Source: Vanguard, as of September 30, 2020.
Incorporating stock and bond forecasts, we can project the potential behaviors of common portfolio allocations as well. For example, the VCMM suggests that the greatest probability for a 60/40 stock/bond portfolio is for annualized returns in a range of 3.2% to 6.0% (nominal, before costs) over the next decade.
Making forecasts personal
As you look through the projections and commentary, remember that financial plans don't consist entirely of investment returns—in fact, returns are one of the few components you ultimately have no control over. When considering how investment returns factor into your financial plan, we believe you should take into account a range of possibilities and probabilities. A plan that relies on a "best case" or even an "average case" outlook is risky. As a Vanguard financial advisor, I run my clients' plans through 10,000 simulations generated by VCMM—a stress test of sorts. The results of these kinds of simulations help us make asset allocation decisions, set reasonable expectations for returns, and gauge the likelihood of reaching financial goals.
So what does all this mean for you? As I wrote in my August 2020 blog post, economic outlooks and forecasts provide an understanding of future market and economic conditions. They're a way of using historical data and experiences and what's happening now to estimate what could happen in the future.
Of course "could" doesn't mean "will," and it's easy to get lost in the details. But when you're planning for a goal that's decades away, you have to make some assumptions about the future. Knowing where your assumptions fall on the probability scale—and how well positioned you are to withstand a range of probabilities—can be tricky. Partnering with a professional financial advisor is one way to help ensure your plan is ready for what lies ahead.
Carl Ozeck is a senior financial advisor with Personal Advisor Services. He's been providing financial planning services to clients since joining Vanguard in 2013. He's worked from the Valley Forge, PA, and Scottsdale, AZ, locations and enjoys spending time with his family. Carl is a Certified Financial Planner™ (CFP®) professional with a bachelor's degree from Cairn University.
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The asset-return distributions shown here represent Vanguard's view on the potential range of risk premiums that may occur over the next 10 years; such long-term projections are not intended to be extrapolated into a short-term view. These potential outcomes for long-term investment returns are generated by the Vanguard Capital Markets Model® (VCMM) and reflect the collective perspective of our Investment Strategy Group. The expected risk premiums—and the uncertainty surrounding those expectations—are among a number of qualitative and quantitative inputs used in Vanguard's investment methodology and portfolio construction process.
IMPORTANT: The projections and other information generated by the VCMM regarding the likelihood of various investment outcomes are hypothetical in nature, do not reflect actual investment results, and are not guarantees of future results. Distribution of return outcomes from the VCMM are derived from 10,000 simulations for each modeled asset class. Simulations are as of September 30, 2020. Results from the model may vary with each use and over time.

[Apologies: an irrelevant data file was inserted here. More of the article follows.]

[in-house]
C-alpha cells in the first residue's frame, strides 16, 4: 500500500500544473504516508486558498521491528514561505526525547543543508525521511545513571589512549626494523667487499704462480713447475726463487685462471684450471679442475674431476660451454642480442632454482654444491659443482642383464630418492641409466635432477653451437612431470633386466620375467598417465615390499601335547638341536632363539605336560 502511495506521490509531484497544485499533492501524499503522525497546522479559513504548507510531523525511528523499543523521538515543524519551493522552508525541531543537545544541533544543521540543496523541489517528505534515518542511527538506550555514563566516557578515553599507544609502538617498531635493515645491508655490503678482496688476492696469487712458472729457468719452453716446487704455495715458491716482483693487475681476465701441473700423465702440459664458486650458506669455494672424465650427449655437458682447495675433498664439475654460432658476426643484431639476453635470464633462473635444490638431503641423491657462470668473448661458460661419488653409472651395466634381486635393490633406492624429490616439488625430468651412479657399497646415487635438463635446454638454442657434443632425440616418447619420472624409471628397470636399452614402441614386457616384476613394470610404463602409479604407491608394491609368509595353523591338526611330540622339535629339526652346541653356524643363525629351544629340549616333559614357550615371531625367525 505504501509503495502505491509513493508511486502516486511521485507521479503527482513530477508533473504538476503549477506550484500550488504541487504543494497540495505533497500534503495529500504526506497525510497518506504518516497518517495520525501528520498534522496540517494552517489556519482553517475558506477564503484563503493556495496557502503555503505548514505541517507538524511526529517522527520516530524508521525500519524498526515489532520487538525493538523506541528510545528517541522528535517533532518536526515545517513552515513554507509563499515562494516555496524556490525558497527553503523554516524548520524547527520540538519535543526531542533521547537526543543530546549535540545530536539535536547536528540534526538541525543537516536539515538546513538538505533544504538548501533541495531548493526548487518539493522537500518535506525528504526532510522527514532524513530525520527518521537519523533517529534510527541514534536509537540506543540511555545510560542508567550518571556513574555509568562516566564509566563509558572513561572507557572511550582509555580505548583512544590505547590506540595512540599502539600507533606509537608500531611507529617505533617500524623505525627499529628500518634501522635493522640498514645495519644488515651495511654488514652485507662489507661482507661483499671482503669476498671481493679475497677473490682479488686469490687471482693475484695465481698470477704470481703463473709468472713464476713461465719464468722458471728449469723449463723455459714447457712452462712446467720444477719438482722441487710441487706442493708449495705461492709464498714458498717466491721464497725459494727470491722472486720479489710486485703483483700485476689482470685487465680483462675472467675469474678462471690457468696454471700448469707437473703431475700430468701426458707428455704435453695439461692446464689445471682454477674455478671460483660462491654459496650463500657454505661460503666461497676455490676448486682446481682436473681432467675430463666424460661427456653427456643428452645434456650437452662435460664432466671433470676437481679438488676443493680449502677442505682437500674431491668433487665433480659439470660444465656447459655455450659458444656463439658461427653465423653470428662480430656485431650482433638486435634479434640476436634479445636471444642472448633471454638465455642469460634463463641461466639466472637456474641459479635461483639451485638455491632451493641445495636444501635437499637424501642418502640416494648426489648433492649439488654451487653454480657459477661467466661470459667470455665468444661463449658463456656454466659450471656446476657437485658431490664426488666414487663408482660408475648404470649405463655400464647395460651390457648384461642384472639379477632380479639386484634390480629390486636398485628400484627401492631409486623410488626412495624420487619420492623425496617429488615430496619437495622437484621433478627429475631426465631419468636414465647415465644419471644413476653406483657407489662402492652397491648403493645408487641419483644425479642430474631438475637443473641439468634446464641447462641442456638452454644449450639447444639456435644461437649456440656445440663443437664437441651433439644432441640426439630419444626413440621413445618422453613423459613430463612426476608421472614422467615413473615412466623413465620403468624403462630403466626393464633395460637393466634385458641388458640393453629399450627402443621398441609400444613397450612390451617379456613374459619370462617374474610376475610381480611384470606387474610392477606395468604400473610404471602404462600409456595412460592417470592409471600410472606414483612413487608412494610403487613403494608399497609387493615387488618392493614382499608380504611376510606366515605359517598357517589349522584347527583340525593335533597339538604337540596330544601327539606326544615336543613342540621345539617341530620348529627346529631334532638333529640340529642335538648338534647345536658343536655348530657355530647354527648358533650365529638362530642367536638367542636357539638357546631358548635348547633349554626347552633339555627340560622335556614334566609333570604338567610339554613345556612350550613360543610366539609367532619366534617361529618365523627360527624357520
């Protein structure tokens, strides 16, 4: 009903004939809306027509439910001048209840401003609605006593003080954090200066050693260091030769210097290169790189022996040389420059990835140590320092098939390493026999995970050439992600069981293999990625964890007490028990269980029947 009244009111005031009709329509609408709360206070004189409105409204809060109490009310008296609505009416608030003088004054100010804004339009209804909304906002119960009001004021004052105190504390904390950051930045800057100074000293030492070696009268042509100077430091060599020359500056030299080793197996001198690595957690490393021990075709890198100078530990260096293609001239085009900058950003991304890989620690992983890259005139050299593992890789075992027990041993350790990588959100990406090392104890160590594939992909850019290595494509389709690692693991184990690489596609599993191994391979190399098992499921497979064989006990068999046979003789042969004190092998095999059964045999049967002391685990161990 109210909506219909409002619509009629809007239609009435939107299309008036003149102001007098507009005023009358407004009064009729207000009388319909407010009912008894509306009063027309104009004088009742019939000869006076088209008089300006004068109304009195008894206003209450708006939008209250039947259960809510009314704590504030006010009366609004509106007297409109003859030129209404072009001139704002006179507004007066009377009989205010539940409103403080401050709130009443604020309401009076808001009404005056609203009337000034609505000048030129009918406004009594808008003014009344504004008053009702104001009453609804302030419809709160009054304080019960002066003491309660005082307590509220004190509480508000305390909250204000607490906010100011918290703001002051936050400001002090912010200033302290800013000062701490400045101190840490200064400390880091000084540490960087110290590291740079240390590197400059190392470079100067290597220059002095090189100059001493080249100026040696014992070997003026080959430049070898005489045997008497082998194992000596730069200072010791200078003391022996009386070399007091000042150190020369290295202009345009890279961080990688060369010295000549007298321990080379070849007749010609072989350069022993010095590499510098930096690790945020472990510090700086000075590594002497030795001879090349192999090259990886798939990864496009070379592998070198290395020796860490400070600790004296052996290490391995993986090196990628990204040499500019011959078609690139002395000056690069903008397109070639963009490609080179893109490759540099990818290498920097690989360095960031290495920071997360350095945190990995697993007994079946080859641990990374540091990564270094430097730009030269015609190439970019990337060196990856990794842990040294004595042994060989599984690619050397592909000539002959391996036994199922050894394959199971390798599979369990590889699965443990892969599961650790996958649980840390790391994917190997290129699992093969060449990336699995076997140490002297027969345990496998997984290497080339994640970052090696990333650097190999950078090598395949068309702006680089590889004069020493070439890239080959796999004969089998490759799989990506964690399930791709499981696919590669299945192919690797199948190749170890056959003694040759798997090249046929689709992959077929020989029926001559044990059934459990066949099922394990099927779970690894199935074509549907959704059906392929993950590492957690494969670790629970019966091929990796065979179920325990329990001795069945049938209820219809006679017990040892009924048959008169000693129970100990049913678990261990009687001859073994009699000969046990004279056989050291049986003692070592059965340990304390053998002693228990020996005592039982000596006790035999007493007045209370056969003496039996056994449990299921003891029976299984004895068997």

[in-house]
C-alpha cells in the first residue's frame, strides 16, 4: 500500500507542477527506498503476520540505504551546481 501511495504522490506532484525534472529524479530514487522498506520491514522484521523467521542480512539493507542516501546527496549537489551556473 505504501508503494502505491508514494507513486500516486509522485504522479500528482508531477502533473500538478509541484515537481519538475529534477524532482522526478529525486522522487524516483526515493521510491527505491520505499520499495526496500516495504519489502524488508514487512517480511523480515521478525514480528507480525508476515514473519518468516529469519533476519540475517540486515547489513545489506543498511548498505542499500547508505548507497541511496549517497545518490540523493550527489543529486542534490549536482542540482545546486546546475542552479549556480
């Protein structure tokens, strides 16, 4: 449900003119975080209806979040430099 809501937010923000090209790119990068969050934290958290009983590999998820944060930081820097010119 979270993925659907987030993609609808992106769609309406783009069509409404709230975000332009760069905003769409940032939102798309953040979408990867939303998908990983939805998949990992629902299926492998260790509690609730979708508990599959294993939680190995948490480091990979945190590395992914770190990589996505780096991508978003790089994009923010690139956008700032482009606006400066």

The VCMM projections are based on a statistical analysis of historical data. Future returns may behave differently from the historical patterns captured in the VCMM. More important, the VCMM may be underestimating extreme negative scenarios unobserved in the historical period on which the model estimation is based.
The VCMM is a proprietary financial simulation tool developed and maintained by Vanguard's primary investment research and advice teams. The model forecasts distributions of future returns for a wide array of broad asset classes. Those asset classes include U.S. and international equity markets, several maturities of the U.S. Treasury and corporate fixed income markets, international fixed income markets, U.S. money markets, commodities, and certain alternative investment strategies. The theoretical and empirical foundation for the VCMM is that the returns of various asset classes reflect the compensation investors require for bearing different types of systematic risk (beta). At the core of the model are estimates of the dynamic statistical relationship between risk factors and asset returns, obtained from statistical analysis based on available monthly financial and economic data from as early as 1960. Using a system of estimated equations, the model then applies a Monte Carlo simulation method to project the estimated interrelationships among risk factors and asset classes as well as uncertainty and randomness over time. The model generates a large set of simulated outcomes for each asset class over several time horizons. Forecasts are obtained by computing measures of central tendency in these simulations. Results produced by the tool will vary with each use and over time.
Please remember that all investments involve some risk. Be aware that fluctuations in the financial markets and other factors may cause declines in the value of your account. There is no guarantee that any particular asset allocation or mix of funds will meet your investment objectives or provide you with a given level of income.
All investing is subject to risk, including the possible loss of the money you invest.
Bond funds are subject to the risk that an issuer will fail to make payments on time and that bond prices will decline because of rising interest rates or negative perceptions of an issuer's ability to make payments.